As her confidence grew, Beauvoir’s hikes became increasingly ambitious. She frequently hiked for 12 hours, often covering 30 kilometres in a single day. Her walks were ‘expeditions’, she claimed, each one ‘a work of art in its own right’.

Later, her expeditions began to follow a pattern. After any rejection, failure, or other bruising experience, she would pack a rucksack and disappear to walk her distress out. In her memoir, The Prime of Life (1960) she claimed that long walks preserved her “from boredom, regret and several sorts of depression.” But they were also redemptive: they re-calibrated her in a way nothing else could.

Beauvoir with sister and father
Simone with her sister and father, 1926. Simone is on the right

After leaving Marseilles, Beauvoir took hiking holidays, either with a friend or lover, or more often on her own. She walked often for a week, occasionally for three weeks. Mountains were her preferred landscape – the emptier the better. But she also had an affinity for trees and woodland. She slept rough, on benches and in barns, and carried a felt-covered water bottle full of red wine. She often hitched a lift to start points, then fended off attackers and molesters along the way. Nor did she escape brushes with death: a tumble into a remote crevice and pursuit by a rabid dog were two occasions where her mortality raced before her eyes. These experiences were critical tests of her self-reliance, proof of her autonomy. She was immensely proud of her independence and her capacity for walking, crowing repeatedly of how far and how high she had climbed.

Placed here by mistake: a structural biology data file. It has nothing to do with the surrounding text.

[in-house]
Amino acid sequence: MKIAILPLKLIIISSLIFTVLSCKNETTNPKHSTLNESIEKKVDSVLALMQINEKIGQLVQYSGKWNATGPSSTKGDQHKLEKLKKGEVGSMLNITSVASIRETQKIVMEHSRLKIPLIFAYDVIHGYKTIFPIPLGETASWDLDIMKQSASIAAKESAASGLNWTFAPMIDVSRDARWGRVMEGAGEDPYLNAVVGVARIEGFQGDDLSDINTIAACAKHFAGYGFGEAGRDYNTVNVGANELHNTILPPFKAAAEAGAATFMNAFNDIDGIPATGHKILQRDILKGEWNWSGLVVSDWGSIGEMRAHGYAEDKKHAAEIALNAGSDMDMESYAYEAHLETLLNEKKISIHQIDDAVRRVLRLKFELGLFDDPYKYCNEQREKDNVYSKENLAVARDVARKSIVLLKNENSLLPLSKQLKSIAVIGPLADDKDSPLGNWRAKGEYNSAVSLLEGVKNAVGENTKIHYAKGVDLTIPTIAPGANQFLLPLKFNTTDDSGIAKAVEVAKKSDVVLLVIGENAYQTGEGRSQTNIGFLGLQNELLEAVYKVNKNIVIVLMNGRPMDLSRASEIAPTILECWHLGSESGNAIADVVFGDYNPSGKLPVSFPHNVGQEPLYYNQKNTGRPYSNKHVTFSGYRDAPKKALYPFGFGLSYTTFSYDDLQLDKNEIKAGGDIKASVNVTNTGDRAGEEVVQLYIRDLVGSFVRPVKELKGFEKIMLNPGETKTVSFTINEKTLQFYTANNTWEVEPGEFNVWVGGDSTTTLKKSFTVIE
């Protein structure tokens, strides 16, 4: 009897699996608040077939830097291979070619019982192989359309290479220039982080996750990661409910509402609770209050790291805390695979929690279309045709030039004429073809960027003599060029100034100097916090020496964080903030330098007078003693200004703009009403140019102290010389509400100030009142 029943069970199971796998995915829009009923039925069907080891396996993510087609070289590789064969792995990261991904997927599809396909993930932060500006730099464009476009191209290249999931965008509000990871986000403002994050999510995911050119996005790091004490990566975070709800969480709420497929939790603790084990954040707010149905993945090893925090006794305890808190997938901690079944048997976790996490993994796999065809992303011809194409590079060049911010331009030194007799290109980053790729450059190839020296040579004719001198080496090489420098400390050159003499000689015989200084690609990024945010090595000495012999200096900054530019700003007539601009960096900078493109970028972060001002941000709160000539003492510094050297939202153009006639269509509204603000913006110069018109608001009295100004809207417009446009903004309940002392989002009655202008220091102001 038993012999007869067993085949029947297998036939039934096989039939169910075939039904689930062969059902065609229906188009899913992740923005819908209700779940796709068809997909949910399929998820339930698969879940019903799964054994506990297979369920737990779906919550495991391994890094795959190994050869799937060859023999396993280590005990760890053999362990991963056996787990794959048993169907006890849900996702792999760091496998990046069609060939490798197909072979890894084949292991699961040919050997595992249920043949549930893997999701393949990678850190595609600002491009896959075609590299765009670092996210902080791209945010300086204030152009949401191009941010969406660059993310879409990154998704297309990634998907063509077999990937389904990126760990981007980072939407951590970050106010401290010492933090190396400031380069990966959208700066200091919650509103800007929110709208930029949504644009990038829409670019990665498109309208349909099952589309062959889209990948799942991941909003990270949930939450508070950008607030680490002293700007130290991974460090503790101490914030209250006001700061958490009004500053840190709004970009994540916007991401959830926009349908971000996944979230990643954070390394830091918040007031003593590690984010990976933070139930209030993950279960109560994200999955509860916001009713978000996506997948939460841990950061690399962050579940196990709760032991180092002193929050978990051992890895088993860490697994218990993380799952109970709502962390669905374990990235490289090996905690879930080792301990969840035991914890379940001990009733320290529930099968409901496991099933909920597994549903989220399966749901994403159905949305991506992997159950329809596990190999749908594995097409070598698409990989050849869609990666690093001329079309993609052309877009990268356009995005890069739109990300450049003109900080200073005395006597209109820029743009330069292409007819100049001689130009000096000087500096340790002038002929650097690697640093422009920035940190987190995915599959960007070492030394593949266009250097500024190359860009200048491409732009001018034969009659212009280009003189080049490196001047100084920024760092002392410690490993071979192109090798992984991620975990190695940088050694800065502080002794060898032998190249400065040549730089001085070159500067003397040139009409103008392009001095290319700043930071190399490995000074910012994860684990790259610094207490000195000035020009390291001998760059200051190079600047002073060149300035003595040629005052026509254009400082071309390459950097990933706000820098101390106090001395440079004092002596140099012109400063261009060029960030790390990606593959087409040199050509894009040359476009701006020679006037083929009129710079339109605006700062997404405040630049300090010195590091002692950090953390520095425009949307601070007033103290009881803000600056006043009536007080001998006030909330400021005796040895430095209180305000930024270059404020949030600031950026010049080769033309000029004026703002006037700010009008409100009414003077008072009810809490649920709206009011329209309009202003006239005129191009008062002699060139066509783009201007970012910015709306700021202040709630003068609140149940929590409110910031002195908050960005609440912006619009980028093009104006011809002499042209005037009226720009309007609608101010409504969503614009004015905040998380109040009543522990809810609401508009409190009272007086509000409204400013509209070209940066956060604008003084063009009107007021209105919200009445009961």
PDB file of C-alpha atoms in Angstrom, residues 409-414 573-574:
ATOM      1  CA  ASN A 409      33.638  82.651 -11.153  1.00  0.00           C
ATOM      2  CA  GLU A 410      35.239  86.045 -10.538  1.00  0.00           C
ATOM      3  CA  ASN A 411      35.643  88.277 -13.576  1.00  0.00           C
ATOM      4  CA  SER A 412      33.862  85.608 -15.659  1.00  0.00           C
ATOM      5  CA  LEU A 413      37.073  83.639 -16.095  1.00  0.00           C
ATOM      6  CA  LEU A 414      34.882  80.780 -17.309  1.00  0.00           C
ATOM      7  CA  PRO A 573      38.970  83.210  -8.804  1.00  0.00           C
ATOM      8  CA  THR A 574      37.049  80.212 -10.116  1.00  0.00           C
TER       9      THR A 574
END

Yet she never made grandiose statements about walking and philosophy. Quite the reverse. In a letter to Sartre from an Alpine hike she wrote, “I’m not doing much thinking. I’m blissful.” In another letter she declared that she had not “a thought in her head apart from flowers and beasts and stony tracks and wide horizons.” But to omit Beauvoir from any book on walking and philosophy on the basis of these two quotes would be a huge mistake, because it was while walking alone in forests and hills, pushing herself to her physical extremities, that Beauvoir first realised she could flee neither from her freedom nor her responsibilities – that she was answerable entirely to herself. As a woman alone, she felt this more acutely than any of her male peers, I think.

I also think that it was here that she finally cast off all notions of God, since she had found an alternative transcendence in nature. This is expressed eloquently in the first volume of her memoirs: “I was no longer a vacant mind, an abstracted gaze but the turbulent fragrance of the waving grain, the intimate smell of the heather moors, the dense heat of noon or the shiver of twilight… I was as vapour in the blue airs of summer and knew no bounds.” It was here that she grasped the full meaning of being.

Now please can someone write a book about walking female philosophers?

© Annabel Abbs 2021

Annabel Abbs is the author of Windswept: Walking in the footsteps of remarkable women, an exploration of the effects of walking on female thinking, just published by John Murray Press.